Risk Factors

There are a number of risk factors that can increase someone’s chances of developing a pulmonary embolism:

  • Prolonged immobilization – after surgery, injury, or long trips
  • Pregnancy
  • Birth control pills or hormone replacement therapy
  • Previous blood clots
  • Obesity
  • Smoking
  • Cancer
  • Heart failure
  • Chronic inflammatory conditions like IBD
  • Genetic blood clotting disorders

Older age also increases PE risk. The condition is most common in those over age 60.


If pulmonary embolism is suspected based on risk factors and symptoms, the doctor will use various tests to confirm or rule out the diagnosis. These may include:

Blood Tests

Blood tests like D-dimer can help rule out PE. D-dimer is a protein fragment produced when a blood clot dissolves. High levels indicate increased clotting activity.

Chest X-Ray

A chest x-ray may show signs of fluid buildup or lung tissue damage, but can also appear normal. It is not sensitive enough to definitively diagnose PE.

CT Scan

A CT pulmonary angiogram, which injects dye into the bloodstream, can visualize blood clots in the lungs. This is the most accurate imaging test for diagnosing PE.

Ventilation/Perfusion Scan

A VQ scan looks at air and blood flow in the lungs. It can help confirm PE but is less accurate than CT.


Ultrasound of the legs can help detect blood clots. About 90% of PEs originate as DVTs.


Treatment for pulmonary embolism focuses on preventing further clot formation and resolving existing clots:


Blood thinners like heparin and warfarin prevent new clots from forming while the body slowly breaks down the existing clot.


Thrombolytic drugs like tPA can help dissolve blood clots quickly in life-threatening cases.

Blood Filters

A filter inserted into the vena cava can trap large clots and prevent them from traveling to the lungs.


Surgical embolectomy to remove clots may be used in severe cases that do not respond to other treatments.

Most patients with PE require hospitalization for several days, along with careful monitoring of blood oxygen levels. After leaving the hospital, they must continue to take anticoagulant medication.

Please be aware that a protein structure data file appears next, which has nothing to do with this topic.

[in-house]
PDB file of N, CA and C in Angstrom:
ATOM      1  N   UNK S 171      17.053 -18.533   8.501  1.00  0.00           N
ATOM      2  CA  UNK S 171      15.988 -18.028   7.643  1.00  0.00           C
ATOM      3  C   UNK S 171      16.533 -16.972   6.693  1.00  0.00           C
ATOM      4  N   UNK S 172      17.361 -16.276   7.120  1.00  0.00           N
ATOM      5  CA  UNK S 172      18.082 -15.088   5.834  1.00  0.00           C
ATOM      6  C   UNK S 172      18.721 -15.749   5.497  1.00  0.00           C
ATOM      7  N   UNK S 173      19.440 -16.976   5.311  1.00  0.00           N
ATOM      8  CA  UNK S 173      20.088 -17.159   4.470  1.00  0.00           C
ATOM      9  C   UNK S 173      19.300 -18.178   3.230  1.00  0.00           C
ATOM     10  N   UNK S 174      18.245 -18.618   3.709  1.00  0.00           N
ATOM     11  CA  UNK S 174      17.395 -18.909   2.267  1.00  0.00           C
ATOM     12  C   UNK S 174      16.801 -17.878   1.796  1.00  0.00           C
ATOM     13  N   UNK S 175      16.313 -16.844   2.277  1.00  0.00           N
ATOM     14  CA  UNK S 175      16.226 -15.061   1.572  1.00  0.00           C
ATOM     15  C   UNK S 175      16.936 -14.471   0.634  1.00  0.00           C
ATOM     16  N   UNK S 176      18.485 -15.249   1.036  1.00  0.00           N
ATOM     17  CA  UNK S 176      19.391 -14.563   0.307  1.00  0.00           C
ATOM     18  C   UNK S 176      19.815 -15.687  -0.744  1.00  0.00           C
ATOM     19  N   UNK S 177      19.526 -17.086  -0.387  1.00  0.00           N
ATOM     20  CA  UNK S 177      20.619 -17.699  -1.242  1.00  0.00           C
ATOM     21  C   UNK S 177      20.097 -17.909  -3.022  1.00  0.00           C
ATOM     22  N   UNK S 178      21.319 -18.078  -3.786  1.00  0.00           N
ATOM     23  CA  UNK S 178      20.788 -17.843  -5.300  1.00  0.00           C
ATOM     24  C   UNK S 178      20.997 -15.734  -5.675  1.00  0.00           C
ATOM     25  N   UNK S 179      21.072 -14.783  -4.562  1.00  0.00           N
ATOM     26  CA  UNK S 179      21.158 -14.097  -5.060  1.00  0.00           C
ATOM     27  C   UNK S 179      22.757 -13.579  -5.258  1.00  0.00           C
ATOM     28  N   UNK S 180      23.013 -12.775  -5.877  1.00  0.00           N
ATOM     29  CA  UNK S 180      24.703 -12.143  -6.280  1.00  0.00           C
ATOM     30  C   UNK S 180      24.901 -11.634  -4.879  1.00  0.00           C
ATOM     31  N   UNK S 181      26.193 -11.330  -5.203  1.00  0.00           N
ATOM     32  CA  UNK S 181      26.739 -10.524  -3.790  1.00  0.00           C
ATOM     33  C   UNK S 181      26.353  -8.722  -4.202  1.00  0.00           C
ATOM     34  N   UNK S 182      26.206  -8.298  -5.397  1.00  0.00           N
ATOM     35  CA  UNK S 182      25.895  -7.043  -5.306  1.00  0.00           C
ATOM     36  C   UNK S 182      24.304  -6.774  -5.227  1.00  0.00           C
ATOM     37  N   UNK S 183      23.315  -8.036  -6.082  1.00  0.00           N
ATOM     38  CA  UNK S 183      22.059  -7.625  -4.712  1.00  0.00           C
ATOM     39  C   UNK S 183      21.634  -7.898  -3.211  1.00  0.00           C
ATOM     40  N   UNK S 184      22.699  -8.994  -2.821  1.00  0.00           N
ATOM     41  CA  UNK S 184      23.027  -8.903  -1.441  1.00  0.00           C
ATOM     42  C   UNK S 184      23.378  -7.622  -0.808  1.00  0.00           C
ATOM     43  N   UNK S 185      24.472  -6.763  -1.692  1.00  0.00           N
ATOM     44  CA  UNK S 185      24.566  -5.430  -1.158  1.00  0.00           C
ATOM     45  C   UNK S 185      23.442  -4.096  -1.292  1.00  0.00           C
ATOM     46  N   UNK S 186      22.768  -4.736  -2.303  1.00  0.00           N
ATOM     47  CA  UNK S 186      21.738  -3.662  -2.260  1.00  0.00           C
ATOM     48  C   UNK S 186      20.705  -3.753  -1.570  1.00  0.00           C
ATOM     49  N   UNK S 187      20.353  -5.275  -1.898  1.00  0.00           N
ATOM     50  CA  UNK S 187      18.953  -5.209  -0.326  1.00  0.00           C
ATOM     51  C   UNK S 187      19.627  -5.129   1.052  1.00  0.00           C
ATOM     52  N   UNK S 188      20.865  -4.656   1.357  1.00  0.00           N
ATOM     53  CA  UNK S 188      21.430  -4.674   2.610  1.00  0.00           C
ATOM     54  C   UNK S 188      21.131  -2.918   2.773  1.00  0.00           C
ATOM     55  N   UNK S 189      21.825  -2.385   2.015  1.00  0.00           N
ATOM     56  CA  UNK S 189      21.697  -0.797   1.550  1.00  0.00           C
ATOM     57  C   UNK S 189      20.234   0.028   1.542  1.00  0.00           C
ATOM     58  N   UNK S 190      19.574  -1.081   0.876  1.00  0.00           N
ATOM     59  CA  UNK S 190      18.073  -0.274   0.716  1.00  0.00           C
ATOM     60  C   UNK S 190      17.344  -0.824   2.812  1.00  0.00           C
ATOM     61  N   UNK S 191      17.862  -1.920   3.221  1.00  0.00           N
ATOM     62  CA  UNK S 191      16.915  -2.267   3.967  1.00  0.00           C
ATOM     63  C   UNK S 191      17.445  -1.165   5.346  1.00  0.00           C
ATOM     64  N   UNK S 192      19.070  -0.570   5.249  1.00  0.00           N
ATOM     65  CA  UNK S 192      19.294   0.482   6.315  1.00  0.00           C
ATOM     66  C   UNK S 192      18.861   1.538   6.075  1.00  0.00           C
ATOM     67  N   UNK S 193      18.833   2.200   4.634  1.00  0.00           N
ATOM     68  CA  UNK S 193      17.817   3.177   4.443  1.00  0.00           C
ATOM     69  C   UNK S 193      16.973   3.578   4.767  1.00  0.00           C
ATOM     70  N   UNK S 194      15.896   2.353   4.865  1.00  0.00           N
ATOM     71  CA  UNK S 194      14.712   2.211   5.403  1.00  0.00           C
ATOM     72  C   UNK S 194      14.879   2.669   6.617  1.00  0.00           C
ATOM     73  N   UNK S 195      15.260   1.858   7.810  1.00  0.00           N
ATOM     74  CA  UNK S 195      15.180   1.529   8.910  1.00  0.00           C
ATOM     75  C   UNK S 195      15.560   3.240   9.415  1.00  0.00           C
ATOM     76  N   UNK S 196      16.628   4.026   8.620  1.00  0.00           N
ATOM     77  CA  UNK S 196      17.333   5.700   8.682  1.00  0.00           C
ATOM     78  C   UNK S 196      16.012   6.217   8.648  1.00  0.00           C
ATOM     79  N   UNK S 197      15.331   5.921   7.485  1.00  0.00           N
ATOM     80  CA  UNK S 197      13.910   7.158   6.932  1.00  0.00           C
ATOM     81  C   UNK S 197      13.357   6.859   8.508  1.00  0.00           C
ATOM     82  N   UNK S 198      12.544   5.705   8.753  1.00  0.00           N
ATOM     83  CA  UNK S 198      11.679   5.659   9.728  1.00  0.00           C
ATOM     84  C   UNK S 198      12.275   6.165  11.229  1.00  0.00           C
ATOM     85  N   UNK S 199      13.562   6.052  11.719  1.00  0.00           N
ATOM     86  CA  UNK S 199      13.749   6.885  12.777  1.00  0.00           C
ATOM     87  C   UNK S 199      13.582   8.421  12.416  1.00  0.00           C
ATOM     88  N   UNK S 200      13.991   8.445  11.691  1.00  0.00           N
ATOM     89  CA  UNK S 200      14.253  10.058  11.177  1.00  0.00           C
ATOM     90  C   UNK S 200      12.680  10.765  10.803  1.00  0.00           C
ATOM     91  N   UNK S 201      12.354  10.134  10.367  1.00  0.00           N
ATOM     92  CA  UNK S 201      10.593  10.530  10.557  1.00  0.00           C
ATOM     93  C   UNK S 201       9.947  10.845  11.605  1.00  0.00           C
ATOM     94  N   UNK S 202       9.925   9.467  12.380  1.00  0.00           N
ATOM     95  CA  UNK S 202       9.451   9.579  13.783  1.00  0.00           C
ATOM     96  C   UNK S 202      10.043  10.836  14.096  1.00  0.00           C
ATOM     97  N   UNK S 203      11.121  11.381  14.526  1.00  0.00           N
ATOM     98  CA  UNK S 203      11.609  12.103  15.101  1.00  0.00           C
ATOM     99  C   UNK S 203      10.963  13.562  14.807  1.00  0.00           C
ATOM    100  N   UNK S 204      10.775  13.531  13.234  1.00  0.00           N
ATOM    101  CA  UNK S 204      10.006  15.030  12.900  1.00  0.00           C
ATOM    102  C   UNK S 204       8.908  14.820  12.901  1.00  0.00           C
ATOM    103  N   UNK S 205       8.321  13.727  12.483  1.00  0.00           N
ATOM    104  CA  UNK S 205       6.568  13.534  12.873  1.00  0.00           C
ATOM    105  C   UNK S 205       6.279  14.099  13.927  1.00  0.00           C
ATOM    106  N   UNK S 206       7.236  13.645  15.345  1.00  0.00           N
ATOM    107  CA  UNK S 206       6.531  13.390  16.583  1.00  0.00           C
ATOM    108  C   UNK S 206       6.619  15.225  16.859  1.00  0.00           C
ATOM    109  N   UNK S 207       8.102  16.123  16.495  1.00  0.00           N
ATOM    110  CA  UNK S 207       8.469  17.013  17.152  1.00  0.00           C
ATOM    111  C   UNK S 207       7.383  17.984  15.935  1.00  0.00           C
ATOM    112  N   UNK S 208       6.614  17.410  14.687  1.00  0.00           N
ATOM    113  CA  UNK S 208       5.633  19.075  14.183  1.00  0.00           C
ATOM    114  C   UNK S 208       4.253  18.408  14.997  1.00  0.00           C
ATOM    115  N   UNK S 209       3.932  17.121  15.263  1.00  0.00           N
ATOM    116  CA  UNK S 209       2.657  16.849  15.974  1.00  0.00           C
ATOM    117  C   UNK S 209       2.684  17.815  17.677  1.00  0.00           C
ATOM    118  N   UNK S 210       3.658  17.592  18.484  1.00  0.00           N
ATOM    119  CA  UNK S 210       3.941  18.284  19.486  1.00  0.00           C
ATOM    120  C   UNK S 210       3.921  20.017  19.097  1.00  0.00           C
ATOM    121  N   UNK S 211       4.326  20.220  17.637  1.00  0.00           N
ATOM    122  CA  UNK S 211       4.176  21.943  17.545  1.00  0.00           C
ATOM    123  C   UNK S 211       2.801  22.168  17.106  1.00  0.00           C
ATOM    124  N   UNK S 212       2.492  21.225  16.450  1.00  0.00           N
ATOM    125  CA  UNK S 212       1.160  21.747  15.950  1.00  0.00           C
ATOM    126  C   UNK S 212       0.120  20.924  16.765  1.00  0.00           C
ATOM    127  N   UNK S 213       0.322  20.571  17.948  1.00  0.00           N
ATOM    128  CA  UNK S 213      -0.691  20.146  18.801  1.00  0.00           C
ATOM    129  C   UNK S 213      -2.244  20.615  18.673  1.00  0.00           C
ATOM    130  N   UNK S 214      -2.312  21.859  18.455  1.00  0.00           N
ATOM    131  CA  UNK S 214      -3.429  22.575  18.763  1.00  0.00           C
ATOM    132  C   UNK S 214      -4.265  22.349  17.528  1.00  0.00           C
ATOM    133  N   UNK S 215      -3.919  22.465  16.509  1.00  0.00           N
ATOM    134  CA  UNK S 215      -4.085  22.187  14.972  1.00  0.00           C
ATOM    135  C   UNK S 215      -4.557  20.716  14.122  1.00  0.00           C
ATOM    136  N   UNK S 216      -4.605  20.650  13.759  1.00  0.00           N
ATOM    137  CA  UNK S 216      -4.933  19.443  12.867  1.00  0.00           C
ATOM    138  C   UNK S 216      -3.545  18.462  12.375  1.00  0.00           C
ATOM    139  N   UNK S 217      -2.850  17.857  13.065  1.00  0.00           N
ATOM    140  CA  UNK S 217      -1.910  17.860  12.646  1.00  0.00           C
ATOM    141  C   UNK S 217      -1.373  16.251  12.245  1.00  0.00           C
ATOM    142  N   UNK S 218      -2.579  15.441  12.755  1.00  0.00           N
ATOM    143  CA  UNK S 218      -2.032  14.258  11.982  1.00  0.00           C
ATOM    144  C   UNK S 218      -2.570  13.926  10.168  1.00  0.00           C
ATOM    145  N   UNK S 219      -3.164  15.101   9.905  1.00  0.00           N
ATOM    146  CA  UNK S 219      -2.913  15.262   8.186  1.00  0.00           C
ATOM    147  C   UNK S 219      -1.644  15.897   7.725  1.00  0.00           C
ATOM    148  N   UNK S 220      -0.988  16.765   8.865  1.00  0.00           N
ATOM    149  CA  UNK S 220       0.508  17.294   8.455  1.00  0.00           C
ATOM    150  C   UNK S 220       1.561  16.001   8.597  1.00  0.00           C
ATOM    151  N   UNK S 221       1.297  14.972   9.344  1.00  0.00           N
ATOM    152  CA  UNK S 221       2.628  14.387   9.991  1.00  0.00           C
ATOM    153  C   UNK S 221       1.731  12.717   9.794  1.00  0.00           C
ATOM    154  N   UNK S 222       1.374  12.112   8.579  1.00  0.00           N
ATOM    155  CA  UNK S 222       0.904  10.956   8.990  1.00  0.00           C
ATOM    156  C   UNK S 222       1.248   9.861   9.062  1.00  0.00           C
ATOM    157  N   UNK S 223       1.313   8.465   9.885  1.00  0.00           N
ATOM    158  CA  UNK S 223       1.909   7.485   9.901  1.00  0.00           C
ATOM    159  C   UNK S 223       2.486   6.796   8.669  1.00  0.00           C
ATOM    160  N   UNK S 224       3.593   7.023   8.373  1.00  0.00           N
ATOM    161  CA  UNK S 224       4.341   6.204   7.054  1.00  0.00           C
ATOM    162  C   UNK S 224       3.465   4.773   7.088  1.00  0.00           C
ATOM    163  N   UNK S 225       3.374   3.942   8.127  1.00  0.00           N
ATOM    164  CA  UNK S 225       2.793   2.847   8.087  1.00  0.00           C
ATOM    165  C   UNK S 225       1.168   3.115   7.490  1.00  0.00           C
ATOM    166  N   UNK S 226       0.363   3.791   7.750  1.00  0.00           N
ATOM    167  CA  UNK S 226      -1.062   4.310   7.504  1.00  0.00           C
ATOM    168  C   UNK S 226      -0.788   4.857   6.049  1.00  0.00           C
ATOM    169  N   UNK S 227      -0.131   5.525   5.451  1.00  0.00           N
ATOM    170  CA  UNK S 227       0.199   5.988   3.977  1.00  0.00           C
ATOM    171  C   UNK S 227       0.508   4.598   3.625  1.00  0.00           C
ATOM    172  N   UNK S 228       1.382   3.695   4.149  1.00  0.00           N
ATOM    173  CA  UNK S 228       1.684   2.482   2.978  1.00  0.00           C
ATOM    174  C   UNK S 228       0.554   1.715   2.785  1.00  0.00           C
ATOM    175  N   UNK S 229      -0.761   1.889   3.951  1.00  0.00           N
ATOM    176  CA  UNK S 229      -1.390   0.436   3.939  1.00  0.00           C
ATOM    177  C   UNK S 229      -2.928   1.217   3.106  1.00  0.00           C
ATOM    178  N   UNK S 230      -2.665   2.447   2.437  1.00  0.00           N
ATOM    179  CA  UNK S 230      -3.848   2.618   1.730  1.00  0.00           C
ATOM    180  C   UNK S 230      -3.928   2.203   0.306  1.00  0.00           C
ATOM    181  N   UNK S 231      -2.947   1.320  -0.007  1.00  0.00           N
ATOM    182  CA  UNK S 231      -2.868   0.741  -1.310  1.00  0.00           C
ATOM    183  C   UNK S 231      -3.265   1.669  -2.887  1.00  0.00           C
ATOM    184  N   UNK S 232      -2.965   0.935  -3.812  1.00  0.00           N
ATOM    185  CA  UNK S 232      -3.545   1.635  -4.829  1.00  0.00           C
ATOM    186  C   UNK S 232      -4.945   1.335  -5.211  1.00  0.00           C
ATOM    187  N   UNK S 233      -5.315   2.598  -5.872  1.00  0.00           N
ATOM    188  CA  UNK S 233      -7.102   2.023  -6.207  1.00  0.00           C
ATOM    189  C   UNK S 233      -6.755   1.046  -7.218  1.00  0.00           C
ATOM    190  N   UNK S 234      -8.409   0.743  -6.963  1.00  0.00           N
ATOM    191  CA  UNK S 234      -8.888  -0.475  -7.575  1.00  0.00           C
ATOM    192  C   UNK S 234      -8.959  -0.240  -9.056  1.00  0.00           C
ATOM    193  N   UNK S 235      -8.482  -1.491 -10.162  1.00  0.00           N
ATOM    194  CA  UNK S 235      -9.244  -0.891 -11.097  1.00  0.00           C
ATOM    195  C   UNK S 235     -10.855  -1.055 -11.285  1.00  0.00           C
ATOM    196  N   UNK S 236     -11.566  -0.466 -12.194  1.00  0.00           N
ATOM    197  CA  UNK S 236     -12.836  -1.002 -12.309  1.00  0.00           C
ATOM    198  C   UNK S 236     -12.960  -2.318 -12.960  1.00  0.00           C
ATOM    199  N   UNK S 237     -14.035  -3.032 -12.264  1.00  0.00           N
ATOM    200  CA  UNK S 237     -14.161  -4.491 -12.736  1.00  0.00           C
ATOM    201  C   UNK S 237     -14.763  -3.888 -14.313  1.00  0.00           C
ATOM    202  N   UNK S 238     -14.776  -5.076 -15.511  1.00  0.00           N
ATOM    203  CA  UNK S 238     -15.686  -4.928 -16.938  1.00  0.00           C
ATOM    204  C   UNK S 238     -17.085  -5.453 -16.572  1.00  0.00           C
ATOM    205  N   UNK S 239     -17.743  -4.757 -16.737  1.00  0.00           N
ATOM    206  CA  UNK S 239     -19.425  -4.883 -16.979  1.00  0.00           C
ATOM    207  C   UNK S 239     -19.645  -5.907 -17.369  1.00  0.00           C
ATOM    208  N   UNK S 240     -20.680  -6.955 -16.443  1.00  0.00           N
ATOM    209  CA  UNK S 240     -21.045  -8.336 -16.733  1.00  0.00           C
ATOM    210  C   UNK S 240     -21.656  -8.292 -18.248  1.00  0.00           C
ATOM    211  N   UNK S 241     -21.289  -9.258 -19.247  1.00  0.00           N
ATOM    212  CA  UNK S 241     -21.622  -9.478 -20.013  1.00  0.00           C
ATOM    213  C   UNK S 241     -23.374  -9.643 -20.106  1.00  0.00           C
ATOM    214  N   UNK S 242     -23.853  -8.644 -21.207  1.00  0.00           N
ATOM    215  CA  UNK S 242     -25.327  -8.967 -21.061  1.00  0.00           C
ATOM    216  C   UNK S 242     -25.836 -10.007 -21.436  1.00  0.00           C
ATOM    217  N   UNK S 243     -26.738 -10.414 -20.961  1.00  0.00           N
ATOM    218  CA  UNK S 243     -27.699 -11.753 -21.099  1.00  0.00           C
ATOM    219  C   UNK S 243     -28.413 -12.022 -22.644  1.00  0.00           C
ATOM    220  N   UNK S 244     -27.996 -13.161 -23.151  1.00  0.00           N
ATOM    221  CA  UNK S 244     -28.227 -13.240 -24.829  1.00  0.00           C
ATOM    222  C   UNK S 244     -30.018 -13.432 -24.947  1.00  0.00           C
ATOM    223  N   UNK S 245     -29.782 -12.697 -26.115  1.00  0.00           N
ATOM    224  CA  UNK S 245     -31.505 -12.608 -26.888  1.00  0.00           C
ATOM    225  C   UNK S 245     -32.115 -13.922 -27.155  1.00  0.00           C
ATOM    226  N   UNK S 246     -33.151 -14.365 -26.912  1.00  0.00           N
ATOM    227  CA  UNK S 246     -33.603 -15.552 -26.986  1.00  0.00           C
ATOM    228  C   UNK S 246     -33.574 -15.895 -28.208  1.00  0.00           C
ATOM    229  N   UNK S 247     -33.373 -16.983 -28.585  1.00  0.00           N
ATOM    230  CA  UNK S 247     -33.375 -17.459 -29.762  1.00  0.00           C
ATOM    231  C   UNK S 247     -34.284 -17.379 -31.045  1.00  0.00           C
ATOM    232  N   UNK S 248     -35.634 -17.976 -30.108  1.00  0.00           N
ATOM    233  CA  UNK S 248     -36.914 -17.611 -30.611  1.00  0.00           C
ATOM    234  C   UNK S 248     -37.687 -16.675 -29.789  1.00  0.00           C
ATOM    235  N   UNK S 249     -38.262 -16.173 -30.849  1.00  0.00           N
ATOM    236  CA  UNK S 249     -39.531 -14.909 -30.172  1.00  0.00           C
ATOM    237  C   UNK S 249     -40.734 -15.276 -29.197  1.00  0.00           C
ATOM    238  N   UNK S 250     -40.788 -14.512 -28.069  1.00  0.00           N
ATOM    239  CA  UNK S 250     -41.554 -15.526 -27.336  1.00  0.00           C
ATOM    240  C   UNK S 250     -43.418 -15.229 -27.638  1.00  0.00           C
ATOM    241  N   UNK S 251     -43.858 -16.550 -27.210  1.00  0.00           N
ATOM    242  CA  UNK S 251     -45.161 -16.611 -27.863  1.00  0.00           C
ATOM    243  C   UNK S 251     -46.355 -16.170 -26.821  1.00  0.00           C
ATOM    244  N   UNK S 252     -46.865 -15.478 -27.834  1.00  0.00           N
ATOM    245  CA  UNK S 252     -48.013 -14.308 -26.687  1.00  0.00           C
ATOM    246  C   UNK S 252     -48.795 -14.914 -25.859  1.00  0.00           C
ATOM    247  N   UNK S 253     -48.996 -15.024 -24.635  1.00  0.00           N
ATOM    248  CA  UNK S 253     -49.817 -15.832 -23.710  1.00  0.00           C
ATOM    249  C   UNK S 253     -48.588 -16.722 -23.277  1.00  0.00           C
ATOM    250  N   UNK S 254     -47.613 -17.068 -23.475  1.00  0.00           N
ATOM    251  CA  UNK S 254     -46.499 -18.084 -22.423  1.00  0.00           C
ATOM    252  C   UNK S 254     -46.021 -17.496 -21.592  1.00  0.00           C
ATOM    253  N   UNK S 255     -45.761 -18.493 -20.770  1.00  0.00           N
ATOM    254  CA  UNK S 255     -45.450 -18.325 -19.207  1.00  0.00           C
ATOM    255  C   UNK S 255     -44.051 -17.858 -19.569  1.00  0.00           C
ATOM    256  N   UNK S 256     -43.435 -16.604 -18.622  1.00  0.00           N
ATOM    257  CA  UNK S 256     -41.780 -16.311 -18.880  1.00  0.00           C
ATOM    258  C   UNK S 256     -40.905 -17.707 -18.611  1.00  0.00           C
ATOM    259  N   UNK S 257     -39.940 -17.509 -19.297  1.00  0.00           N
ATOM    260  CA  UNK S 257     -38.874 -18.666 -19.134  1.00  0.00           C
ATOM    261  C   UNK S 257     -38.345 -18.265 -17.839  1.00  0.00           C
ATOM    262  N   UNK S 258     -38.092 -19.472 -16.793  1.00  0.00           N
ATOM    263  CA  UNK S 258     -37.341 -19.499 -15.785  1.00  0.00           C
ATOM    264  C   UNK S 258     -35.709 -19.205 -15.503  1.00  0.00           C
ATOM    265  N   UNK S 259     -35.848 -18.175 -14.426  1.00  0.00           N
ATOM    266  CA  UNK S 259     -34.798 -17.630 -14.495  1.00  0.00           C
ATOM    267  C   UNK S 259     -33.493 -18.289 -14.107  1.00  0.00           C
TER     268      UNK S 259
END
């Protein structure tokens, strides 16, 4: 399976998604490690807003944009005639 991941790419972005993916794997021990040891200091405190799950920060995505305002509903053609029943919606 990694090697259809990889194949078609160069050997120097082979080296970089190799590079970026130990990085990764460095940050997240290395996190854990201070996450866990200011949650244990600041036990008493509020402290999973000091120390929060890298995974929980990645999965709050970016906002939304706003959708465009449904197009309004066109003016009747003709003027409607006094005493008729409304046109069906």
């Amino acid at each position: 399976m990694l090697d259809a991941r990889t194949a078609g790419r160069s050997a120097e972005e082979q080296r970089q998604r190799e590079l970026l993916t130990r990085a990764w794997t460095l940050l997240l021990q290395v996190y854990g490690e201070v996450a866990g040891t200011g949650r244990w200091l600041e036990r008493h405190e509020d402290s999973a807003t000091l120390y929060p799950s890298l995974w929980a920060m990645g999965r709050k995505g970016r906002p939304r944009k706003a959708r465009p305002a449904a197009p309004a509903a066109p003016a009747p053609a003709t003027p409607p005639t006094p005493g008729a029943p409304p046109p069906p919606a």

Some potential complications that can result from pulmonary embolism include:

  • Pulmonary hypertension – increased blood pressure in the lungs
  • Right ventricle dysfunction or strain
  • Recurrence of blood clots
  • Chronic thromboembolic pulmonary hypertension (CTEPH)
  • Death – PE is fatal in about 5-10% of cases if not treated


Steps to help prevent pulmonary embolism include:

  • Early mobilization after surgery
  • Compression stockings
  • Avoiding long periods of immobilization during travel
  • Staying active and exercising regularly
  • Maintaining a healthy weight
  • Quitting smoking
  • Staying hydrated

Those at high risk may need to take preventive anticoagulant medication.


In summary, the most frequent symptom found in patients with confirmed pulmonary emboli is shortness of breath or dyspnea. This occurs because blood clots obstruct blood flow through the lungs, causing fluid buildup and inflammation that impairs oxygen exchange.

While dyspnea is the most common symptom, chest pain, cough, and leg pain can also occur. Diagnosis relies on imaging tests like CT scans. Treatment focuses on anticoagulant medications and possibly thrombolytics or surgery in severe cases.

Raising awareness that unexplained shortness of breath may indicate PE can help prompt rapid diagnosis and lifesaving treatment. Those at higher risk should take steps to prevent blood clot formation.